Knobel to Lead Town G.O.P.

       The East Hampton Town Republican Committee looked to a familiar face for its new leader when it elected Tom Knobel as its chairman on Dec. 11.

       Mr. Knobel, a former town councilman and trustee, was the committee’s vice chairman. He will replace Kurt Kappel, who stepped down after a two-year term. Mr. Knobel previously served eight years as the G.O.P. chairman before giving up the post in 2005.

       The committee will elect a vice chairman in the coming weeks, Mr. Knobel said.

       “I’m stepping up to provide both continuity and consistency,” said Mr. Knobel. Although the next town election will not be until 2015, Mr. Knobel said “the big Congressional race will certainly draw a lot of attention.”

       The First Congressional District seat is now held by Representative Tim Bishop, a Democrat. State Republican Senator Lee Zeldin has already announced that he will challenge the six-term incumbent in 2014. Mr. Zeldin ran against Mr. Bishop in 2008.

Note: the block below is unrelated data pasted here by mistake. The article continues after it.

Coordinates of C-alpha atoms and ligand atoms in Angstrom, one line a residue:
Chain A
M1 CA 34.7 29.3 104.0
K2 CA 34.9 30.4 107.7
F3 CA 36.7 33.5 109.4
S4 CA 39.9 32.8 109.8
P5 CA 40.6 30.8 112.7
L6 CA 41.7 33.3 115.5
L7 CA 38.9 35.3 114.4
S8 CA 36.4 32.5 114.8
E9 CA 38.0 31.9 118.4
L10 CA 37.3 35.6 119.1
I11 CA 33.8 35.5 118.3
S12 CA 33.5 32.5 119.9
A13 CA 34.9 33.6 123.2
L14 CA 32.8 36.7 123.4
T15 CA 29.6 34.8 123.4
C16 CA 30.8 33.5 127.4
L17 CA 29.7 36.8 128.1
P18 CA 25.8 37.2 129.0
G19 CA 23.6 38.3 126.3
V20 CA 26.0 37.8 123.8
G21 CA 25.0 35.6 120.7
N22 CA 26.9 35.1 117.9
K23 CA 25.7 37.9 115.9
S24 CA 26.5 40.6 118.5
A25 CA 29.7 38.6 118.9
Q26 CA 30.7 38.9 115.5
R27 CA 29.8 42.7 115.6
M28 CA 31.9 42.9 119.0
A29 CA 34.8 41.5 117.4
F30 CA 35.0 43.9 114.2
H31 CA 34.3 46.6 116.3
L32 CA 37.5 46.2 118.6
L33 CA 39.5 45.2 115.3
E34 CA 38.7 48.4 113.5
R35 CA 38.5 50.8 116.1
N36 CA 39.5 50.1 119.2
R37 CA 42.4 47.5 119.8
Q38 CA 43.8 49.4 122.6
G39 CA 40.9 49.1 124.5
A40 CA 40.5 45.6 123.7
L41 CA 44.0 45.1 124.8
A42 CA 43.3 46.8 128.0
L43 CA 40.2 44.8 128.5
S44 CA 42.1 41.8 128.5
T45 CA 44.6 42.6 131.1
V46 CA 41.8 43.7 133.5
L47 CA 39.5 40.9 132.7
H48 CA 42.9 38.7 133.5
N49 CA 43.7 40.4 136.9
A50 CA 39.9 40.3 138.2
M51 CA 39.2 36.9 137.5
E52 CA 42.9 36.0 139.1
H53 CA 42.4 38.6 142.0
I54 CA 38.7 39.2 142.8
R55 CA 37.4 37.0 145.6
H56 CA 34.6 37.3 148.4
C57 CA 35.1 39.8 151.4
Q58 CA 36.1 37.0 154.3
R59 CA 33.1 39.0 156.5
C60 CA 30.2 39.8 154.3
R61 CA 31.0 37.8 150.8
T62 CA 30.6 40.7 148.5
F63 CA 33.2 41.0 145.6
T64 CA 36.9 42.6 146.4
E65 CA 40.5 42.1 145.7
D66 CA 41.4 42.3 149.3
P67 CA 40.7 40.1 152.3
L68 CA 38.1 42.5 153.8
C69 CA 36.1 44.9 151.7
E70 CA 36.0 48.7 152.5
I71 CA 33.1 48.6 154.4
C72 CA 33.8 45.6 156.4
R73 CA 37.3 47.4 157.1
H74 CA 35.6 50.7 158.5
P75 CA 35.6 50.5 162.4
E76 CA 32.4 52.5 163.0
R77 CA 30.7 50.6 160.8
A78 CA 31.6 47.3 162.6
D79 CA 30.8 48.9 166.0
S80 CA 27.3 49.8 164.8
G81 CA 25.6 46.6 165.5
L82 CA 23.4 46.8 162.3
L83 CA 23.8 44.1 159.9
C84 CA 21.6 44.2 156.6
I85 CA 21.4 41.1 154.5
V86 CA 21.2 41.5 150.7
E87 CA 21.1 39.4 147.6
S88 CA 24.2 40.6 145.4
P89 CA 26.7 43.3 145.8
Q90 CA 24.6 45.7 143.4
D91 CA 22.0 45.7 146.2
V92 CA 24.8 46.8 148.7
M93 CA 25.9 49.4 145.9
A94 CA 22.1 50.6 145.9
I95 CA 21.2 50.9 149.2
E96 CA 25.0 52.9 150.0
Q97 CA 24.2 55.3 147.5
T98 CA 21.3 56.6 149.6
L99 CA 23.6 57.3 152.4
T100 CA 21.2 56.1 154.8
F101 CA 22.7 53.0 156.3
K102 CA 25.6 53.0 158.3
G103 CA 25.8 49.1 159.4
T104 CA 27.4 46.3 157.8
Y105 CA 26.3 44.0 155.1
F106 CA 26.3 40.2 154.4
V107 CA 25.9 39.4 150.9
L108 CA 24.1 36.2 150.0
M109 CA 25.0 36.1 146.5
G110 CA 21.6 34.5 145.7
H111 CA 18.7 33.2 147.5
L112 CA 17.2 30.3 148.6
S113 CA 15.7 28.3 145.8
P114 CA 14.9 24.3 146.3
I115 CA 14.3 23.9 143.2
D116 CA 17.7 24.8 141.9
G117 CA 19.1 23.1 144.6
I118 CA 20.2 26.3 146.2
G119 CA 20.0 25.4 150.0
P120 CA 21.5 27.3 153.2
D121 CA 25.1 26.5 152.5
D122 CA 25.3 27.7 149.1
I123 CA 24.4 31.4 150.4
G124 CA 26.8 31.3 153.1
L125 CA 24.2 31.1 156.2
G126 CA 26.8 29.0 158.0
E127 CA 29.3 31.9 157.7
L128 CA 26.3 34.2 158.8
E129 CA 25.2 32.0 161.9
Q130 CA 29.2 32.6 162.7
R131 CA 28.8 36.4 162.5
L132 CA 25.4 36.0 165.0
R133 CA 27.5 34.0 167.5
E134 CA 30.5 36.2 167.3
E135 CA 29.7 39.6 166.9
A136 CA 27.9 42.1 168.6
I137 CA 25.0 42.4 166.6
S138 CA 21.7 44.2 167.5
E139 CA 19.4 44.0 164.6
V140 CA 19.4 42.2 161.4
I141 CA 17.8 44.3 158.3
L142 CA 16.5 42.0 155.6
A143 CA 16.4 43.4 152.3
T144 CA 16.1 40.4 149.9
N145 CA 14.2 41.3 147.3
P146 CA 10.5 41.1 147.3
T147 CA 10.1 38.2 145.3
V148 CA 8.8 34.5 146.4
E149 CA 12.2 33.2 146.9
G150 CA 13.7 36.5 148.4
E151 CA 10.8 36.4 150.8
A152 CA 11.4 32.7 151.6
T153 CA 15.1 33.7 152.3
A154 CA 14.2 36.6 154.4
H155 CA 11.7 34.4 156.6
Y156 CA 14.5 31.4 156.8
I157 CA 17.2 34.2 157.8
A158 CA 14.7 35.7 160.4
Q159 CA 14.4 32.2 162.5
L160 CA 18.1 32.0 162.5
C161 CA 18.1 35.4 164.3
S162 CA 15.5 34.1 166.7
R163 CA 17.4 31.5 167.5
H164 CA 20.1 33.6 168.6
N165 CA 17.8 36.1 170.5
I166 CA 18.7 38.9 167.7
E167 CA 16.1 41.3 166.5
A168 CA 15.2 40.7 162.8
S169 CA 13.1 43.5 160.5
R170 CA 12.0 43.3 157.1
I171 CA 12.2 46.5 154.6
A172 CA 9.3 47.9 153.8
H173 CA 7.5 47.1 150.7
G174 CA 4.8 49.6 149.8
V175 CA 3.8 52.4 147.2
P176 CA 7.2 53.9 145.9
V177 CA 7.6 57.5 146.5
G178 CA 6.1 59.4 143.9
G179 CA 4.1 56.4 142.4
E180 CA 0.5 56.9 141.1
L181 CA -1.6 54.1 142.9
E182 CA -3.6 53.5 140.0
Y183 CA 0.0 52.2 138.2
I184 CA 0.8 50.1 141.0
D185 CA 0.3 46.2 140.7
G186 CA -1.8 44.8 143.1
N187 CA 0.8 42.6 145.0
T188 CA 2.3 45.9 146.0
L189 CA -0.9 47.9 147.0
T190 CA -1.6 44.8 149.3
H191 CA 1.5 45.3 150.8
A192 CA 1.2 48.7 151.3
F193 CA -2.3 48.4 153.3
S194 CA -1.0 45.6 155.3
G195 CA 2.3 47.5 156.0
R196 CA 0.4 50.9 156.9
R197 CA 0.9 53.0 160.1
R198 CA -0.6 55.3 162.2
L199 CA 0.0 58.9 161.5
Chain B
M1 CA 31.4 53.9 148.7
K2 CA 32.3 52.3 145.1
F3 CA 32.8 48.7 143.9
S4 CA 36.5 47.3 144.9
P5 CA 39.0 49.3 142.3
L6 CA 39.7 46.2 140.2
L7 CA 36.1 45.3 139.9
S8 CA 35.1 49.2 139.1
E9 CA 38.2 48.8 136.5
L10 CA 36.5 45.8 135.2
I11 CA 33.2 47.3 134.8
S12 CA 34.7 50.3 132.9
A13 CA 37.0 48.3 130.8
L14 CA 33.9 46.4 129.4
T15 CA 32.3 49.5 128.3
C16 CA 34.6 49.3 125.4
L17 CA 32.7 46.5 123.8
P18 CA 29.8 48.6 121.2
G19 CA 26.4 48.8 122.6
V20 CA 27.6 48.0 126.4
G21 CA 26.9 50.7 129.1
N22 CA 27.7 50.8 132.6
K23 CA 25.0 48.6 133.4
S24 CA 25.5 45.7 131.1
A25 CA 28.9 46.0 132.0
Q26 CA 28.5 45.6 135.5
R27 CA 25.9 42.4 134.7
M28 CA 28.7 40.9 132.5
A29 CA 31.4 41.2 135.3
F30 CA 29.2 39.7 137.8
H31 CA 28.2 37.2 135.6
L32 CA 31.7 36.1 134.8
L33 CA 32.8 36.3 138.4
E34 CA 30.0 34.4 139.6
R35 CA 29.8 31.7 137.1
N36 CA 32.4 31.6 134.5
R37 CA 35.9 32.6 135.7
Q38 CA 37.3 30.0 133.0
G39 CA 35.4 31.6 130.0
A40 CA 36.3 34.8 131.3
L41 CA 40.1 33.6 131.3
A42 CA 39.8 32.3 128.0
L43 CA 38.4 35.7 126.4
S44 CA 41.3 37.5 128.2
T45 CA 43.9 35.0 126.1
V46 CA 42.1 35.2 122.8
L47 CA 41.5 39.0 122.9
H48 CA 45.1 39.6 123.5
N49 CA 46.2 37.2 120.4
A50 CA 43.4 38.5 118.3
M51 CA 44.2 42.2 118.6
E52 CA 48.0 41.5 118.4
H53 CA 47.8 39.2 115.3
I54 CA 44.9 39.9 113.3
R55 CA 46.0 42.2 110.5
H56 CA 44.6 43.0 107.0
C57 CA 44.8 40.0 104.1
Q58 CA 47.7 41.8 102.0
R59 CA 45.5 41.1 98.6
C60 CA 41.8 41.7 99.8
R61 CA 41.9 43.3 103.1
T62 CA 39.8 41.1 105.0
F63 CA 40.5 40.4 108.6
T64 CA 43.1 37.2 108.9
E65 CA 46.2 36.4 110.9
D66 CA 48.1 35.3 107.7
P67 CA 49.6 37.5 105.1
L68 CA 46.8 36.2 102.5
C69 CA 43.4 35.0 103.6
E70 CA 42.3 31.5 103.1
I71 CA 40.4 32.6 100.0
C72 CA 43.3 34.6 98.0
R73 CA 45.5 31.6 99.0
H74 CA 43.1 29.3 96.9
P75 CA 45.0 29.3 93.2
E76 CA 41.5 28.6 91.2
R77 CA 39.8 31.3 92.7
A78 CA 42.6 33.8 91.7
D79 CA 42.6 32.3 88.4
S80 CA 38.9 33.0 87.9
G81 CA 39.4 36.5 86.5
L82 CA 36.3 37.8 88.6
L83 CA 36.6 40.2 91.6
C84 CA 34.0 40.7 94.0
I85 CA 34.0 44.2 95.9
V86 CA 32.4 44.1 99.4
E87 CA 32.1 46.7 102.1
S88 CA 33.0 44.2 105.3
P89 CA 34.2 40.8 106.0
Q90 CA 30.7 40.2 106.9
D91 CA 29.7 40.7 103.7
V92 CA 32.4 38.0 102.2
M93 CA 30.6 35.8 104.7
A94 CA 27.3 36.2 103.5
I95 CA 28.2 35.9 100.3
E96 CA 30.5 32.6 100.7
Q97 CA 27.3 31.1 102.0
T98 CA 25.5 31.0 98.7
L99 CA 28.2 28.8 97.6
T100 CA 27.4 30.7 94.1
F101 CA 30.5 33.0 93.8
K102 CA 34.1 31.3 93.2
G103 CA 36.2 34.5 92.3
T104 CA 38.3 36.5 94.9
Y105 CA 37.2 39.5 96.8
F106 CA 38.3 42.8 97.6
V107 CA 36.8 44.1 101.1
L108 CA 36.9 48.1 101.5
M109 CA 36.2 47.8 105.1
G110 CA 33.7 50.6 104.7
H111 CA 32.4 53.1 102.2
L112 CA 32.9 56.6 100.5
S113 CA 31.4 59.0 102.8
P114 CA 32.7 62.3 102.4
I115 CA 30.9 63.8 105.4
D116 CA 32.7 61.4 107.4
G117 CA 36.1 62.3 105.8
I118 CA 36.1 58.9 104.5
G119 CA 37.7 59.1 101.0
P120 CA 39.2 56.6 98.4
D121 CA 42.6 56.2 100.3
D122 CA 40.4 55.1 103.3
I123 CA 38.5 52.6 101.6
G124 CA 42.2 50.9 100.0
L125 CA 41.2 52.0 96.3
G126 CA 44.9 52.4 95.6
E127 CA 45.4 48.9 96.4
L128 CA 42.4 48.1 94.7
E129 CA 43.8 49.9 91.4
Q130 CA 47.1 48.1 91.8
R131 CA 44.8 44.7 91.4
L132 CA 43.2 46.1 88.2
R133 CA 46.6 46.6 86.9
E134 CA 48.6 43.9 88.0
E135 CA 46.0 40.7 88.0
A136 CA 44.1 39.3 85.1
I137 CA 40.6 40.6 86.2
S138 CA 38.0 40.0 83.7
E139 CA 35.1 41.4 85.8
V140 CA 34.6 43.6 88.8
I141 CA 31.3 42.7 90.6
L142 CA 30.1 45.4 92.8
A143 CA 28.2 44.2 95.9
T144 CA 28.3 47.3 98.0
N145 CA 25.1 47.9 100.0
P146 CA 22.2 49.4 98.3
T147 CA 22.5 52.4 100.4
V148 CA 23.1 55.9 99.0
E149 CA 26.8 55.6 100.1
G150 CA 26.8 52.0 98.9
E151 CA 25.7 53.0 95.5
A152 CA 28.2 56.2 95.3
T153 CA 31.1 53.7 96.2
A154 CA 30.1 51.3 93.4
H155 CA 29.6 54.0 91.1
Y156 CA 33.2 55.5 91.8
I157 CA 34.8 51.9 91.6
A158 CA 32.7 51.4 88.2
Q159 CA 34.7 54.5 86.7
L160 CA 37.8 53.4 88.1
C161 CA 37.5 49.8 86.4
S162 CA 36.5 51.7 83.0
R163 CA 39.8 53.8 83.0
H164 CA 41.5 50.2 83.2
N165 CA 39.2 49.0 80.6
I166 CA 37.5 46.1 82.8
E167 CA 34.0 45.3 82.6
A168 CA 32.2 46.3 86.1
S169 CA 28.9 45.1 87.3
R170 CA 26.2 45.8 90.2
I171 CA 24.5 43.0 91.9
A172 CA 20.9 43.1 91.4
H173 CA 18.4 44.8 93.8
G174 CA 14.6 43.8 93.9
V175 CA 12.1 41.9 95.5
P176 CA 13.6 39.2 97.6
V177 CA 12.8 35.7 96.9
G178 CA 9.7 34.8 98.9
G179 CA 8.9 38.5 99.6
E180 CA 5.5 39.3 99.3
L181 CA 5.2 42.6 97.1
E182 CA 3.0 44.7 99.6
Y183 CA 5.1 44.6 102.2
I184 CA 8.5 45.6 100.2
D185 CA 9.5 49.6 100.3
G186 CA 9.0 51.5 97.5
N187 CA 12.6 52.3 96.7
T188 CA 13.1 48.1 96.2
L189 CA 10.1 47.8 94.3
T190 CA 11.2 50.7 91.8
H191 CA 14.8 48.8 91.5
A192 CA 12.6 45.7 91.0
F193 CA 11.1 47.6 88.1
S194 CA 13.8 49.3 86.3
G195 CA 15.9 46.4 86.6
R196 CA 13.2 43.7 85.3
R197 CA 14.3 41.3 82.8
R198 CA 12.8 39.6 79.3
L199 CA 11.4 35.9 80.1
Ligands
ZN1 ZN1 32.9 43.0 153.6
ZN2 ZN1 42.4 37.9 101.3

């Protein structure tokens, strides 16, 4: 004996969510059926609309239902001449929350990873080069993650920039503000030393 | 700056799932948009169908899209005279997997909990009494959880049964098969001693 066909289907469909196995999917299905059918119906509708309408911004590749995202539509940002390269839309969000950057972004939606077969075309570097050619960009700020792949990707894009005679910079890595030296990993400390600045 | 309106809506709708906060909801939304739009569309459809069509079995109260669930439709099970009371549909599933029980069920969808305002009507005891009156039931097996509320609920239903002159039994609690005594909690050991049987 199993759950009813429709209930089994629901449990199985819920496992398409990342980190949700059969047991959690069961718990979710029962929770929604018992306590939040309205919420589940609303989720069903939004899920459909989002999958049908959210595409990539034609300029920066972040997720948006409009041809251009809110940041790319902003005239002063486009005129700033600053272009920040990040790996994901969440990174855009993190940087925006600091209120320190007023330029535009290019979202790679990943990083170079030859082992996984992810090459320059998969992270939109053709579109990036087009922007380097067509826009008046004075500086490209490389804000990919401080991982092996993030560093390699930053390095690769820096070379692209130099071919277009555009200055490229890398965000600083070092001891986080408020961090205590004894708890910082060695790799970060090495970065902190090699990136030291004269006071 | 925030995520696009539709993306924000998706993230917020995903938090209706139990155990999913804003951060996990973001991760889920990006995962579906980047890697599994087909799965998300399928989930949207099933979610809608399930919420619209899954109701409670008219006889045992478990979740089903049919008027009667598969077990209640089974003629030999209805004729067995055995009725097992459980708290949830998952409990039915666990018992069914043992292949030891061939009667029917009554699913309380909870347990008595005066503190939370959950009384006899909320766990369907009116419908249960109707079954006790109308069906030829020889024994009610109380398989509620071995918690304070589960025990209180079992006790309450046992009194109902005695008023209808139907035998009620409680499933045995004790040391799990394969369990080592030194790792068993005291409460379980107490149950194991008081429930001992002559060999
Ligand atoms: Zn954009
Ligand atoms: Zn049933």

“We have to attempt to turn people out and alert folks to the way things should be run in Washington,” Mr. Knobel said.

       Although Republicans lost their majority on the East Hampton Town Board, saw their majority shrink on the trustees, and lost the only other two contested elections, for town justice and assessor, Mr. Knobel refused to categorize the 2013 election, in which the party failed to field a supervisor candidate, as a failure.

       “Our clerk candidate and highway superintendent candidate flat-out won, and we split the council race,” Mr. Knobel said, referring to Carole Brennan and Steve Lynch, Republican candidates who ran unopposed and were cross-endorsed by Democrats and the Independence Party for town clerk and highway superintendent, and Town Clerk Fred Overton, who won one of two seats on the town board.

       The Republican cause was hurt when County Legislator Jay Schneiderman, a former supervisor, expressed interest in running for his old job again, but then changed his mind last spring.

       “He waffled about his interest in being supervisor. He indicated he wanted it and then he didn’t,” Mr. Knobel said. “We would have loved to have a supervisor candidate. That colors the whole thing.”

       The race for supervisor was further complicated when the Democratic candidate, Larry Cantwell, declined a last-minute Republican effort to cross endorse him.

       “That part was interesting. I have not seen a whole lot of political candidates who refuse cross endorsements,” said Mr. Knobel.